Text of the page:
Native animals including western bearded dragons, parrots, thorny devils, northern green tree frogs and oblong turtles were among 36 reptiles and amphibians seized in 600 operations as part of the Interpol-led Operation RAMP.

Some of those arrested were also found with drugs and stolen property.

That is not including the cross-border smuggling out of the country, with animals hidden inside ornaments, books, stuffed in cigarette packets, worn inside wigs and carried in specially built vests.

"We're seeing a relatively low, but growing, level of organisation and sophistication in those who commit wildlife (crimes) locally," Mr James, 41, said yesterday.

Last night he was awarded a Winston Churchill Fellowship Trust grant that will take him to Interpol headquarters in Lyon, France, and forensic science labs of the US Fisheries and Wildlife Service, the world's only dedicated wildlife labs. He also liaises with the UK National Wildlife Crimes Unit based in Scotland, which collates intelligence on wildlife crime in Britain. Mr James said he hoped his research would lead to the establishment of a national database for wildlife crime in Australia.

WA already has a large database of DNA.

The file includes many of its native species, including pythons and black cockatoos.

"We're lucky to have a growing group of forensic scientists in Australia passionate about combating wildlife crime," he said.

Thursday, 18 August 2011

Moa bones and ancient poo dazzles researchers

A combination of team work, community funding and a Waimate archeologist skilled in the field of skeletons and anatomy, has meant the town has a moa exhibition that has impressed some of New Zealand's moa research elite.

The Waimate Historical Museum exhibition which runs until November, received a visit from a group of top moa experts, including from Te Papa, who were on their way to a key moa site at St Bathans. Intending to stay only five minutes, instead they stayed 90.

The exhibition is special to Waimate because of the Kapua moa excavations of 1895. Kapua, at one end of the Waimate gorge, was the resting place of 800 moa skeletons.

The giant birds, naive about humans, were a good package of easy meat to a hunter. Big adults were hunted out first, cutting out the breeders. Younger ones followed, before they could breed. Moa eggs were also being eaten.

Interestingly, museums all over the world still have moa skeletons posed with their necks stretching straight up. Now knowing more about anatomy and bones, researchers know their necks curved horizontally, in line with their backs.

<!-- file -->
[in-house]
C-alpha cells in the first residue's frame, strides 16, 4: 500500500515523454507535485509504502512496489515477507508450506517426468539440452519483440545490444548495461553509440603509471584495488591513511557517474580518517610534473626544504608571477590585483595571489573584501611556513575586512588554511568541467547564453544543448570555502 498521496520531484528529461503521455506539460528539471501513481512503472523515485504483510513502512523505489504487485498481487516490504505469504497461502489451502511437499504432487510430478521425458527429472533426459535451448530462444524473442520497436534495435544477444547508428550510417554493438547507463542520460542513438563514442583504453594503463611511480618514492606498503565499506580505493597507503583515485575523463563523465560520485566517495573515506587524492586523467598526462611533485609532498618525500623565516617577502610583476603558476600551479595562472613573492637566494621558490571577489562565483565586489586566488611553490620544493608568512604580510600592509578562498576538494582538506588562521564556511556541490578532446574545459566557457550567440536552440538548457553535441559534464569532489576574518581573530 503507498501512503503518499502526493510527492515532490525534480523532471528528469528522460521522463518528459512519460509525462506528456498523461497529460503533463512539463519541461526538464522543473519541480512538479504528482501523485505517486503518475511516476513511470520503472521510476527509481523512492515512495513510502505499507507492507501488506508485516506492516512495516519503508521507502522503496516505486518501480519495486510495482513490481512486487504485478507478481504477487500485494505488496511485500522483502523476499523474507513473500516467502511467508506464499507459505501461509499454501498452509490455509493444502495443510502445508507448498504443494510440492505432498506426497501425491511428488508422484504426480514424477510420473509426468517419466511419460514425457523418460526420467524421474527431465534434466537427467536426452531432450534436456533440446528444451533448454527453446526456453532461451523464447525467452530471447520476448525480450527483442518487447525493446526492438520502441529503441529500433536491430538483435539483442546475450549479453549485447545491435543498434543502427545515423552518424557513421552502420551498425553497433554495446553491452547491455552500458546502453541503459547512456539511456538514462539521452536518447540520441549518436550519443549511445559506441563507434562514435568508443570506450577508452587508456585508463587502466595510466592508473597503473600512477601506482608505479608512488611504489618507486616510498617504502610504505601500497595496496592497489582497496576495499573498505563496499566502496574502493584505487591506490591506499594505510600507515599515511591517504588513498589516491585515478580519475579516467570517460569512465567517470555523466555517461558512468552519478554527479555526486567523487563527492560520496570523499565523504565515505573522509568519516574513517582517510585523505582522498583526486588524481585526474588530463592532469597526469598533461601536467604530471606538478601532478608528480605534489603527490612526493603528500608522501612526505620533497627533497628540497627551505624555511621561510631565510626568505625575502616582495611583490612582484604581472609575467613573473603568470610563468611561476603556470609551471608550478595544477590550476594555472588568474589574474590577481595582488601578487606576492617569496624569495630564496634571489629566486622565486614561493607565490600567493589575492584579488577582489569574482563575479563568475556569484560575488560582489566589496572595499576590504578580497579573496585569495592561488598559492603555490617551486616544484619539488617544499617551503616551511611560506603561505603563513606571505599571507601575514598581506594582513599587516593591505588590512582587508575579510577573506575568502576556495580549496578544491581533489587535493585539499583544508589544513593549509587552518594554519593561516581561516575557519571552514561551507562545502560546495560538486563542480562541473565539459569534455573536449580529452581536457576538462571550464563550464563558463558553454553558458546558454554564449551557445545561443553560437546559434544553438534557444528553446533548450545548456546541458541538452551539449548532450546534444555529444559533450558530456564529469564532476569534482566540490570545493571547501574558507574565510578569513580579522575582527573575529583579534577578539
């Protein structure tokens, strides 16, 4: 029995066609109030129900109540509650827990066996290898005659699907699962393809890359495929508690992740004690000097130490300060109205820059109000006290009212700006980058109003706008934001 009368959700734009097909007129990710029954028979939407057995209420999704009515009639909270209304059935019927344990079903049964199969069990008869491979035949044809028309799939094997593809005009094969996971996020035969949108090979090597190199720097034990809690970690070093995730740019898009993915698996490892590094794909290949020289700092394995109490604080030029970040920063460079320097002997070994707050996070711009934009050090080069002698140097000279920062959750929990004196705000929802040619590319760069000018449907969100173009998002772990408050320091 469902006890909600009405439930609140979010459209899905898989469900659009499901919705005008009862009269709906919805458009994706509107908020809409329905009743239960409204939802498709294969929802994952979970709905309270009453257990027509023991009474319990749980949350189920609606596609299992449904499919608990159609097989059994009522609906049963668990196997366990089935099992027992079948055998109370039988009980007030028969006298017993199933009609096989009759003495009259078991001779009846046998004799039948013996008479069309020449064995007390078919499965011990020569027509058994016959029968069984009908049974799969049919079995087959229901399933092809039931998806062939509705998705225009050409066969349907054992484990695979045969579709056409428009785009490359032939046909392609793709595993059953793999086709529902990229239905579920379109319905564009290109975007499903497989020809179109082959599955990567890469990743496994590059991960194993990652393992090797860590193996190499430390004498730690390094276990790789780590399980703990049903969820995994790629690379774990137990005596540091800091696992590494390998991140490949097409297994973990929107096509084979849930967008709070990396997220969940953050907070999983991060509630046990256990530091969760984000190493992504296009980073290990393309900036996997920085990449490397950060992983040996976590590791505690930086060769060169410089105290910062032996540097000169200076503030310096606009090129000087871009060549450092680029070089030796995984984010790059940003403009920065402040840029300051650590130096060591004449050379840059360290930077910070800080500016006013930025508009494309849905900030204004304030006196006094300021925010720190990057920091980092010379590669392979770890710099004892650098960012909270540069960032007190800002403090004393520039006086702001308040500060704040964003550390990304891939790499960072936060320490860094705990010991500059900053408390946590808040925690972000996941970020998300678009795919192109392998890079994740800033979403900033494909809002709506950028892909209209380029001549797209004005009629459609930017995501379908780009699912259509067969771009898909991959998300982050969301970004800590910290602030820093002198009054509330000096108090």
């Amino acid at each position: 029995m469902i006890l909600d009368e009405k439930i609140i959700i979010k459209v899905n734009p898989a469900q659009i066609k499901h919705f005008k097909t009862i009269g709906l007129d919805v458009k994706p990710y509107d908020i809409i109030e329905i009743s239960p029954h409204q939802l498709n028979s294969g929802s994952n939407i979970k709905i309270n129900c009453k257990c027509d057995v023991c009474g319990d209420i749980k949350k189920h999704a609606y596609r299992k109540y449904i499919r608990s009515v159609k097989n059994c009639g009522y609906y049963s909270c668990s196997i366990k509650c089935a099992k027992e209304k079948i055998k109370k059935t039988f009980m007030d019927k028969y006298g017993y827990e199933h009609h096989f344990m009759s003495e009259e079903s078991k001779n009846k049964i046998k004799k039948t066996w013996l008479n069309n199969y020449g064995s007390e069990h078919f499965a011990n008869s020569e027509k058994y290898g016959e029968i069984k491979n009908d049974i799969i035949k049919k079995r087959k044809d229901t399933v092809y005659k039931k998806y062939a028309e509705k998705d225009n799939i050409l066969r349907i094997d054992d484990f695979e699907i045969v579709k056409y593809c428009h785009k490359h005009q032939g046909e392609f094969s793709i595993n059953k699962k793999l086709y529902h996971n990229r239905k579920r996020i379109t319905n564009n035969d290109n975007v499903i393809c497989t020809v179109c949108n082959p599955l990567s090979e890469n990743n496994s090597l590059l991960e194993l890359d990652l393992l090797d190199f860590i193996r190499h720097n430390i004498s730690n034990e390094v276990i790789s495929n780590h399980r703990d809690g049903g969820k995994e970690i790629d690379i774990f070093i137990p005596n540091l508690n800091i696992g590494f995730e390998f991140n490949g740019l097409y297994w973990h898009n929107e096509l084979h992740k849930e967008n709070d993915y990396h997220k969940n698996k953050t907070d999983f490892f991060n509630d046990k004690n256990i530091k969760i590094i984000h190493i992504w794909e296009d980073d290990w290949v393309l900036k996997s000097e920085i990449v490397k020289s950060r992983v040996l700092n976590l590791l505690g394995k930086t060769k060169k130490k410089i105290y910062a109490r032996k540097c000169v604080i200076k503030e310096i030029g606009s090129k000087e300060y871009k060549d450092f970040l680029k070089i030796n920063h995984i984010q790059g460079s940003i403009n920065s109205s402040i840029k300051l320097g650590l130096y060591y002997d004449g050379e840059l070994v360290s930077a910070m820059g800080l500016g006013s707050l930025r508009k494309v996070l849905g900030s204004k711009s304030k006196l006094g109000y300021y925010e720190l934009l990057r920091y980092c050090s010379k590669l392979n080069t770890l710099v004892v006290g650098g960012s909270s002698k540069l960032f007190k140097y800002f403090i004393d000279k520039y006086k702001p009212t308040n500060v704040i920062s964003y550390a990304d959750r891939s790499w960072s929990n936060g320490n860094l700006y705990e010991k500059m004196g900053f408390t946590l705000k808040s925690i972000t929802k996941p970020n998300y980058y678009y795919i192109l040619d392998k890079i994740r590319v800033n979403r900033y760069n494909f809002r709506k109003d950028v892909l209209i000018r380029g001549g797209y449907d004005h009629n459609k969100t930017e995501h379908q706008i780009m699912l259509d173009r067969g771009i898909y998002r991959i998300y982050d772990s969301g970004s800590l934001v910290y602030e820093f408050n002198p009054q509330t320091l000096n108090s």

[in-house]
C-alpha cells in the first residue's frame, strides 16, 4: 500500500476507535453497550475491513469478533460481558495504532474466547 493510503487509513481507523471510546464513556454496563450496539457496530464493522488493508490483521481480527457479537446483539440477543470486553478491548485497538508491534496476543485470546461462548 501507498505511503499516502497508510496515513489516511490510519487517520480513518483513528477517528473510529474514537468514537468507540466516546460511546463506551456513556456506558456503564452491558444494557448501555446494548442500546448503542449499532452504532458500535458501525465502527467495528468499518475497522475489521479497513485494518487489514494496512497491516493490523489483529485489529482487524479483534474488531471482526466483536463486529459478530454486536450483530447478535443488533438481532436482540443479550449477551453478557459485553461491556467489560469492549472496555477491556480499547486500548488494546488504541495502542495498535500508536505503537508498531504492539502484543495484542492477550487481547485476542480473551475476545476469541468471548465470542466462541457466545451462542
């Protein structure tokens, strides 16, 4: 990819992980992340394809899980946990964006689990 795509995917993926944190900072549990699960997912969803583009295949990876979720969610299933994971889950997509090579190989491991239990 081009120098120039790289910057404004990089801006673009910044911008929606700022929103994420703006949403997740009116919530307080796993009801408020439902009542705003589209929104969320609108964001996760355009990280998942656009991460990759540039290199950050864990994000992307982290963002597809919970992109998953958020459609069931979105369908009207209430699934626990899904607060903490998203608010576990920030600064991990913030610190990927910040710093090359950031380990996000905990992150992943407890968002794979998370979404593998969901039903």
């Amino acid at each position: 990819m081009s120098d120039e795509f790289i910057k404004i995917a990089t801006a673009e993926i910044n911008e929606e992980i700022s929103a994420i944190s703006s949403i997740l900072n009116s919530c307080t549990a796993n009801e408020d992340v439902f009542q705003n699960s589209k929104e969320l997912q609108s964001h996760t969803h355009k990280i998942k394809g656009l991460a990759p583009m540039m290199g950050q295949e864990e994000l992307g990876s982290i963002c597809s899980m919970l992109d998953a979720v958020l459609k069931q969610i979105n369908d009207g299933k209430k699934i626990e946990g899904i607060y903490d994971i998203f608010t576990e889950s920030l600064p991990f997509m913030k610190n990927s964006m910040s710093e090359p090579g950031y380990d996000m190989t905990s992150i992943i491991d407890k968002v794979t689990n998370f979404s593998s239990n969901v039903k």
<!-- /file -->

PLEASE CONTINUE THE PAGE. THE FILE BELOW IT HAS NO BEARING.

The exhibition features a bone from the Kapua dig which still has its hand-written metal tag attached. Other items come from museums further afield. The Canterbury Museum's contribution was halted, days before it was to be transported, by the February earthquake. Fortunately, Otago Museum was able to step in.

Interestingly, Wikipedia has the number of moa species at 11, but researchers now know that there were nine, adapted to different environments such as the swamp, the uplands, the forest or the coast and climates as differing as the West Coast from the East.

Rare Pogonomys rat makes a cameo in Cairns

A sighting of one of Australia's rarest native rats in suburban Cairns has set mammal experts in a spin. The prehensile tailed-rat, also known as the Pogonomys, has been photographed climbing a tree at Centenary Lakes at Edge Hill.

The rare rat, which is characterised by its distinctive monkey-like tail, was only discovered in Australia in 1974, was dragged into a lodge by a cat at Lake Barrine on the Atherton Tableland.

Cairns wildlife enthusiast Brian Venables, who had been spotlighting with friend Hidetoshi Kudo at the lakes two weeks ago, said his friend took a photo of it immediately after spying it up a tree.

The rat has a tail which curls upwards to grip twigs when climbing, and also allowing it to hang from its tail. Little is known about the habits and distribution of the animal, with most of them found killed by cats.

The nocturnal rats have found in Kuranda, and also reported from James Cook University's Cairns campus and the Daintree lowlands.

How rat attack saved two NZ birds from extinction